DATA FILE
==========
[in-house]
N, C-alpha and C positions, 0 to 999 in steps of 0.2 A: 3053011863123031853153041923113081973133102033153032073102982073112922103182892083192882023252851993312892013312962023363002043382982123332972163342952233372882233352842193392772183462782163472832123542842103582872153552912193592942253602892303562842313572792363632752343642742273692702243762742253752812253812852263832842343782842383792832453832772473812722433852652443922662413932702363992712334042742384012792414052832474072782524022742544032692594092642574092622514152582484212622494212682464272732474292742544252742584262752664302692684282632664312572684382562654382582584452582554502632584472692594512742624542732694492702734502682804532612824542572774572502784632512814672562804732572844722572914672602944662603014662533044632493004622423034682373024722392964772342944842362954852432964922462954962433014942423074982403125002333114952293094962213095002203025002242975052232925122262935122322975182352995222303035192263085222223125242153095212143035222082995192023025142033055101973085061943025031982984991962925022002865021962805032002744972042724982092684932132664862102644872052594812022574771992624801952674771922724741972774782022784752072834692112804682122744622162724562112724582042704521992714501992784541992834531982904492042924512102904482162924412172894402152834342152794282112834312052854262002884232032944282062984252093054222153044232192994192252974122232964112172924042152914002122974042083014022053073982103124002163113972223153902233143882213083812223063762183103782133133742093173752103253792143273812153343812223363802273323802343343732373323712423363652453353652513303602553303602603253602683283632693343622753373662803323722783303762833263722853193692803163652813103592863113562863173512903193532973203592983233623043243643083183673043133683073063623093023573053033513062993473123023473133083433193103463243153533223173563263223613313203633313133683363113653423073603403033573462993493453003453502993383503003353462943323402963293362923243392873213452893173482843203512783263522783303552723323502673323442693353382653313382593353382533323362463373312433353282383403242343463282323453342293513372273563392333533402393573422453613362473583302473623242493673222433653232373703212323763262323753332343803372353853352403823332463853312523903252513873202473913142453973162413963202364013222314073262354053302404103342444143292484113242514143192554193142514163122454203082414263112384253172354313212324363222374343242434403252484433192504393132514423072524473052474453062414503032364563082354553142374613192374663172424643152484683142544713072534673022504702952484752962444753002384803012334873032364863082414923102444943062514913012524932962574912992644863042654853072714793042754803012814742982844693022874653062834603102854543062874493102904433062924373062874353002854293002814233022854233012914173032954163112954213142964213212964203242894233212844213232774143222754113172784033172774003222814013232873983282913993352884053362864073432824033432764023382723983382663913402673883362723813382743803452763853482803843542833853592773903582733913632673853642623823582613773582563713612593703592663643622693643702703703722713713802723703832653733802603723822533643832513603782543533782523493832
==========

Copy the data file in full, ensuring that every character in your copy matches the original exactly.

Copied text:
[in-house]
N, C-alpha and C positions, 0 to 999 in steps of 0.2 A: 3053011863123031853153041923113081973133102033153032073102982073112922103182892083192882023252851993312892013312962023363002043382982123332972163342952233372882233352842193392772183462782163472832123542842103582872153552912193592942253602892303562842313572792363632752343642742273692702243762742253752812253812852263832842343782842383792832453832772473812722433852652443922662413932702363992712334042742384012792414052832474072782524022742544032692594092642574092622514152582484212622494212682464272732474292742544252742584262752664302692684282632664312572684382562654382582584452582554502632584472692594512742624542732694492702734502682804532612824542572774572502784632512814672562804732572844722572914672602944662603014662533044632493004622423034682373024722392964772342944842362954852432964922462954962433014942423074982403125002333114952293094962213095002203025002242975052232925122262935122322975182352995222303035192263085222223125242153095212143035222082995192023025142033055101973085061943025031982984991962925022002865021962805032002744972042724982092684932132664862102644872052594812022574771992624801952674771922724741972774782022784752072834692112804682122744622162724562112724582042704521992714501992784541992834531982904492042924512102904482162924412172894402152834342152794282112834312052854262002884232032944282062984252093054222153044232192994192252974122232964112172924042152914002122974042083014022053073982103124002163113972223153902233143882213083812223063762183103782133133742093173752103253792143273812153343812223363802273323802343343732373323712423363652453353652513303602553303602603253602683283632693343622753373662803323722783303762833263722853193692803163652813103592863113562863173512903193532973203592983233623043243643083183673043133683073063623093023573053033513062993473123023473133083433193103463243153533223173563263223613313203633313133683363113653423073603403033573462993493453003453502993383503003353462943323402963293362923243392873213452893173482843203512783263522783303552723323502673323442693353382653313382593353382533323362463373312433353282383403242343463282323453342293513372273563392333533402393573422453613362473583302473623242493673222433653232373703212323763262323753332343803372353853352403823332463853312523903252513873202473913142453973162413963202364013222314073262354053302404103342444143292484113242514143192554193142514163122454203082414263112384253172354313212324363222374343242434403252484433192504393132514423072524473052474453062414503032364563082354553142374613192374663172424643152484683142544713072534673022504702952484752962444753002384803012334873032364863082414923102444943062514913012524932962574912992644863042654853072714793042754803012814742982844693022874653062834603102854543062874493102904433062924373062874353002854293002814233022854233012914173032954163112954213142964213212964203242894233212844213232774143222754113172784033172774003222814013232873983282913993352884053362864073432824033432764023382723983382663913402673883362723813382743803452763853482803843542833853592773903582733913632673853642623823582613773582563713612593703592663643622693643702703703722713713802723703832653733802603723822533643832513603782543533782523493832